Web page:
Goltz (2020) recently extended the evolving behavior-analytic conceptualization of coercion. Our reading of the Goltz article provided both an opportunity for contextual reflection on the nature of our recent work, some of which involves our unequal power over residents’ behavior and guidance for expanding behavior-analytic services within juvenile justice. Again, our intention is to illustrate how concepts outlined by Goltz (2020), as well as others (e.g., Goldiamond, 1976), influenced our treatment development, assessment of outcomes, or both, as opposed to providing equal coverage of all points raised by Goltz. In part, Goltz argued coercion should encompass instances in which those in power (1) fail to provide the resources to engage alterative behavior and (2) engage in libertarian (“soft”) paternalism (i.e., choice architecture). An example of the former is when administrators in juvenile justice settings expect residents to behave in a polite manner toward staff, but fail to provide rules, reminders, and instructional sessions to ensure residents follow this expectation. An example of the latter is when a researcher fails to explain participation alternatives (i.e., opting out of the study) to a potential participant. Regardless of intent, the researcher (or practitioner) is nudging the participant to partake in their study (or treatment). The researcher assumes the participant would benefit from the study but fails to inform the participant of the range of choices available. Nevertheless, actions taken under the guise of soft paternalism ensure beneficial behaviors contact immediate reinforcers and in turn accumulate to contact distal reinforcers, avoid distal punishers, or both (see Lieberman, 2020, for a similar discussion regarding cardiovascular exercise). Given Goltz’s proposed extensions to coercion and Apel and Diller’s (2017) call for behavior-analytic action in criminal justice, it seems reasonable to analyze recent behavior-analytic studies within this framework and review how our lab’s work with justice-involved adolescents drives our applied science.
The current article has three aims. First, we describe studies from our lab conducted in a juvenile justice setting to address residents’Footnote 3 behavioral deficits and excesses. In general, individual interventions involve responding appropriately to staff, tolerating nonpreferred events, and controlling sexual arousal, whereas group interventions decrease disruptive student behavior and increase appropriate student behavior in settings with numerous adolescents. Thereafter, we describe behavioral interventions for juvenile facility staff. Throughout this article we identify the specific contextual need that gave rise to each intervention and infuse anecdotal reportsFootnote 4 from residents and staff. Second, we discuss the extent to which our behavioral interventions and long-term outcomes are subject to Goltz’s (2020) conceptualization of coercion. Third, we conclude by discussing implementation barriers we have encountered and potential avenues for future behavior-analytic research and practice in criminal justice settings. In the process of describing our experiences in a juvenile justice facility, we hope to inspire behavior-analytic research in other facilities.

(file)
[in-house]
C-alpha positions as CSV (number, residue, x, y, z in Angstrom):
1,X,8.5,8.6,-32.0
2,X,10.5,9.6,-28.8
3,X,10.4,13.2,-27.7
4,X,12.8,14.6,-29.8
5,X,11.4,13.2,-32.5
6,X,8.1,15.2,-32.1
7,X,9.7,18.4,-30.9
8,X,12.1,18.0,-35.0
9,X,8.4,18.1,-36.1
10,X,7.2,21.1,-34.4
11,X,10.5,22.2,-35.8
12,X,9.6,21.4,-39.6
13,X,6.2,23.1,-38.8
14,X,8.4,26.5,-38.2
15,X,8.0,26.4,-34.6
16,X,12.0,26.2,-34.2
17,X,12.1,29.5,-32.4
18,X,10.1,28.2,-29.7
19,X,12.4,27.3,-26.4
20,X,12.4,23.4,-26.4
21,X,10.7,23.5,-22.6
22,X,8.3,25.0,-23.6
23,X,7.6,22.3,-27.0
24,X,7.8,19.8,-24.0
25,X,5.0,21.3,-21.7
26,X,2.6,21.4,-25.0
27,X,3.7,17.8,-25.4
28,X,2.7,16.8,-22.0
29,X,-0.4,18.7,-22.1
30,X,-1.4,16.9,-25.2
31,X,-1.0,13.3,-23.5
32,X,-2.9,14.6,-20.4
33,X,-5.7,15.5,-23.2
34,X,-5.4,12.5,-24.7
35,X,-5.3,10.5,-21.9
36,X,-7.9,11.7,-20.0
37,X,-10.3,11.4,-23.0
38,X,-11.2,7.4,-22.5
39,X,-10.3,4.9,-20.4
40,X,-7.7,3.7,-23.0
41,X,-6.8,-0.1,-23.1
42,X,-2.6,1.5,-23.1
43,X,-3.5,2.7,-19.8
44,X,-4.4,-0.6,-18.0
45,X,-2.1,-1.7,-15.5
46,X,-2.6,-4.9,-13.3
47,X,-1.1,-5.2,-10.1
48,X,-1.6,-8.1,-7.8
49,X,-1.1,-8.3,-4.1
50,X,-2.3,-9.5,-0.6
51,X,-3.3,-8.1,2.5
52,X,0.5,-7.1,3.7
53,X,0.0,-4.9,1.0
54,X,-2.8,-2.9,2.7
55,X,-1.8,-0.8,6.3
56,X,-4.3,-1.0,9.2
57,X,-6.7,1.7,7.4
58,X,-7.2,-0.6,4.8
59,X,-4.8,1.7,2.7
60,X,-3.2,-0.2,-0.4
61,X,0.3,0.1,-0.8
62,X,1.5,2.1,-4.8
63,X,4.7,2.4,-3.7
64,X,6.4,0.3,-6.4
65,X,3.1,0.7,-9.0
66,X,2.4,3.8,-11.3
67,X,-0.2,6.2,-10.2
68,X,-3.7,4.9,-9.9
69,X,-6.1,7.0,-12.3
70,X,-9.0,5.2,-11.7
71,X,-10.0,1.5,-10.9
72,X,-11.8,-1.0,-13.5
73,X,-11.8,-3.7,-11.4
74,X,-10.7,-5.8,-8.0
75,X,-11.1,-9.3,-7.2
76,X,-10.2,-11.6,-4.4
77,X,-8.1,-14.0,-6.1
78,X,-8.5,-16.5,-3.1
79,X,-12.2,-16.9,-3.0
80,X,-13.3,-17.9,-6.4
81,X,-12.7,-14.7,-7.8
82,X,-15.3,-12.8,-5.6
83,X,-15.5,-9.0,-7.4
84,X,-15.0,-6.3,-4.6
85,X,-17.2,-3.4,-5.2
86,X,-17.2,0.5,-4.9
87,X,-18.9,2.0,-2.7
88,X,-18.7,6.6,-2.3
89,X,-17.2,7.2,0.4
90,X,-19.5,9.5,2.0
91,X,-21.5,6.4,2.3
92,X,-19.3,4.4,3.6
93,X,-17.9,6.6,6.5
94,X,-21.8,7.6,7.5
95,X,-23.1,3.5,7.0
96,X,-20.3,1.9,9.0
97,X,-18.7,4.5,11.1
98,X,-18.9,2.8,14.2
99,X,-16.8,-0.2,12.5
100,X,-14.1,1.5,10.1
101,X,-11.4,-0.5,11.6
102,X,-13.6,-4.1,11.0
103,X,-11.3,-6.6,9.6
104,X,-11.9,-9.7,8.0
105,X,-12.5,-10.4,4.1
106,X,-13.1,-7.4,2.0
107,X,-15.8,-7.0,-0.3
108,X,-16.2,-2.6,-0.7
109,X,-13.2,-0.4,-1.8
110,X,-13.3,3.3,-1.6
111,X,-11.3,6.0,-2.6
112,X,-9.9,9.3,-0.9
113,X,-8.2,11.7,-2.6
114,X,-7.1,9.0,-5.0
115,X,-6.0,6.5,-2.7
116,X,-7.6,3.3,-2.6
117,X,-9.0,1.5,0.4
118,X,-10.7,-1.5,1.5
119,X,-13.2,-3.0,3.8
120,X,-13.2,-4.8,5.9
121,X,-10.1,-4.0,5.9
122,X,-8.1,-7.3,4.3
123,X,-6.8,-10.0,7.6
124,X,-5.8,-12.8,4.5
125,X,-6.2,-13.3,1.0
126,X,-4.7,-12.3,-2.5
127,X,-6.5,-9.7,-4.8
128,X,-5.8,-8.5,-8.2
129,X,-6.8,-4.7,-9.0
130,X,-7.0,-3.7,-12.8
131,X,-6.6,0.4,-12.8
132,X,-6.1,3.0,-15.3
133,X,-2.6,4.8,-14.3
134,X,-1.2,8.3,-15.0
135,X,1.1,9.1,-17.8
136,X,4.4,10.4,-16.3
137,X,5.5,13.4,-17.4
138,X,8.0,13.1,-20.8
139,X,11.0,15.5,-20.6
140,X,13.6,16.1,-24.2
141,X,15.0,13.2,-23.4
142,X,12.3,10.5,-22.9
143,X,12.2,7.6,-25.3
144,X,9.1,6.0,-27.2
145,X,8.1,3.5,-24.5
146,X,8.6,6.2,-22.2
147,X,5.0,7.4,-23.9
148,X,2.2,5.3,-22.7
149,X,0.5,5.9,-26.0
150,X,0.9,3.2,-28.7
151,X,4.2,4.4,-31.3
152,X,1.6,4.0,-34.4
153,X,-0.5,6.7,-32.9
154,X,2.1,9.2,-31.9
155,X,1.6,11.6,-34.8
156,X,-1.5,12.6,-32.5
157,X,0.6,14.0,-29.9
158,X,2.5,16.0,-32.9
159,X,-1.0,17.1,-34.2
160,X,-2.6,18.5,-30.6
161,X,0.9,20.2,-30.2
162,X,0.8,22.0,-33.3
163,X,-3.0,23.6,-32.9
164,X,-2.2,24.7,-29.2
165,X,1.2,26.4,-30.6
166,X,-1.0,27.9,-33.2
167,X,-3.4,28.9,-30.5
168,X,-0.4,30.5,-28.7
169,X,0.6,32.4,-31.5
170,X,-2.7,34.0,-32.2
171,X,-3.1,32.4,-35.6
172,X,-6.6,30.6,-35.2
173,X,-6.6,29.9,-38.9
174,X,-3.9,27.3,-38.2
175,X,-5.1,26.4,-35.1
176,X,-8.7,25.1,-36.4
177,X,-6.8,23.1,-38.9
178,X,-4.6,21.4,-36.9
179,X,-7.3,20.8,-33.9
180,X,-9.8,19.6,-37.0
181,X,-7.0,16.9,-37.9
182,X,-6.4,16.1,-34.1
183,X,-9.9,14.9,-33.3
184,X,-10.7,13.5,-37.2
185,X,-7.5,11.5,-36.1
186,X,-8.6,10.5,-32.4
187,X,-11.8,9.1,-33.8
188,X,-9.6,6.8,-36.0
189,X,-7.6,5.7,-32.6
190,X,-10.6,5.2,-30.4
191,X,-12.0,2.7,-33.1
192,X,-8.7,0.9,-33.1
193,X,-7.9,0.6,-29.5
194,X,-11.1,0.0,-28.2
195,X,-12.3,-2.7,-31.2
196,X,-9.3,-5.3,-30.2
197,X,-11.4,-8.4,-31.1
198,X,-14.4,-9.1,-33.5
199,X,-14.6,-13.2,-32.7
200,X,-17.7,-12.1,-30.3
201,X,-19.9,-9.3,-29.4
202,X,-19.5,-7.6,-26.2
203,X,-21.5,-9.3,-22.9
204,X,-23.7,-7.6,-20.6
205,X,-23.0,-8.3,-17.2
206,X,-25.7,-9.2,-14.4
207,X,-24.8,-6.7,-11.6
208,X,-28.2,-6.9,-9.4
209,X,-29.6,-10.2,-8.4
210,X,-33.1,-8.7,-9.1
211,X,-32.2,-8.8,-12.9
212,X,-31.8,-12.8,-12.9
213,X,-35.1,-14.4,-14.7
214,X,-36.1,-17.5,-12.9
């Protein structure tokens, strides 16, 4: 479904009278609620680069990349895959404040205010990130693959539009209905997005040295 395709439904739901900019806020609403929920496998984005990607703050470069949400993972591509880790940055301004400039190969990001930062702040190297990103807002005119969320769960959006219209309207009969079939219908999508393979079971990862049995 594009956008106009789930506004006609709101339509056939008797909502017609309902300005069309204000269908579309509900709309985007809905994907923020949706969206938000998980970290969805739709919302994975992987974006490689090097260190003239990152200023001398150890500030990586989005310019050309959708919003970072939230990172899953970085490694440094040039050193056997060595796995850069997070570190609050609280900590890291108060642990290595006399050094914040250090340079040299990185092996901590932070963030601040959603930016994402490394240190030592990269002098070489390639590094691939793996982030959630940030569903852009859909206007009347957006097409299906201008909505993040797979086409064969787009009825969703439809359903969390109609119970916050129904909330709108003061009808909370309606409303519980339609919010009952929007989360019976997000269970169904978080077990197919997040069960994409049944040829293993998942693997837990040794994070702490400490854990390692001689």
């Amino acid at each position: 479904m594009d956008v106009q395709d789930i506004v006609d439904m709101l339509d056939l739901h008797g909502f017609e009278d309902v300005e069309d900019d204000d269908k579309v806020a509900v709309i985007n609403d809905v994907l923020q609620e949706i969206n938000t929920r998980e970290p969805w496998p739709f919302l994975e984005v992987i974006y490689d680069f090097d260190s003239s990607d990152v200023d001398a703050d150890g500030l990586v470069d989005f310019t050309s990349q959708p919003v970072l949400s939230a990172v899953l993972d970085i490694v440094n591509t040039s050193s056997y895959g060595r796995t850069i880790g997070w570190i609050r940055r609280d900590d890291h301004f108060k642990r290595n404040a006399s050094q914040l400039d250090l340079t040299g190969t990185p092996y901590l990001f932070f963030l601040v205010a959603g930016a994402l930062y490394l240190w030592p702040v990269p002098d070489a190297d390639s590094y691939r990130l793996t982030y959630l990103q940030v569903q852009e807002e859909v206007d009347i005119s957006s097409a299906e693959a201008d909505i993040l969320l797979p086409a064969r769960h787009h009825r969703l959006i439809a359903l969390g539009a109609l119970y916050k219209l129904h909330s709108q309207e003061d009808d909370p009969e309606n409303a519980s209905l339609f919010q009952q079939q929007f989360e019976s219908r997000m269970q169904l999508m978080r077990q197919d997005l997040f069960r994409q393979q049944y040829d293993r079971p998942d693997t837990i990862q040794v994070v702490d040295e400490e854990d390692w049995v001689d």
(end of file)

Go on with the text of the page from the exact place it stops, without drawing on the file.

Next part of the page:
Behavioral Interventions for Individual Students
As a part of ABSOPP, the ABA team receives referrals for behaviors ranging from passive noncompliance in classrooms during the day to toileting accidents in dormitories during the night. Teachers, clinical therapists, and dormitory supervisors most often refer students for (1) disrespectful behavior toward dormitory staff and teachers and (2) verbal or physical aggression directed toward facility staff, teachers, or other residents when preferred activities are either denied or unavailable. In addition, some students continue to emit problematic sexual behavior while in the juvenile facility. In the past, facility staff members responded to these disruptive behaviors with immediate, punitive consequences (e.g., reprimands, loss of privileges) and temporally distal consequences (e.g., damaged staff and teacher relationships, lower grades, and missed therapeutic services). These delayed consequences compounded over time and progressively worsened with repeated occurrences, which contributed to longer stays in the facility for residents. Due to the frequency in which we received referrals for disrespect and aggressiveness, the ABA team developed modules (i.e., teaching procedures) to address these behavioral excesses.
In behavior analysis, self-control is characterized as frequently engaging in behavior that results in larger–later reinforcers rather than behavior that results in smaller–sooner reinforcers (e.g., Rachlin, 2016). In juvenile justice settings, students are ubiquitously required to engage in appropriate behaviors under specific stimulus conditions without immediate social reinforcement to contact desirable consequences at a later time. In the following section, we describe studies that increased residents’ adaptive behaviors (i.e., appropriate reactions to staff requests and delay tolerance to preferred events) and decreased residents’ disruptive behaviors (e.g., excessive vocalizations, inappropriate sexual arousal).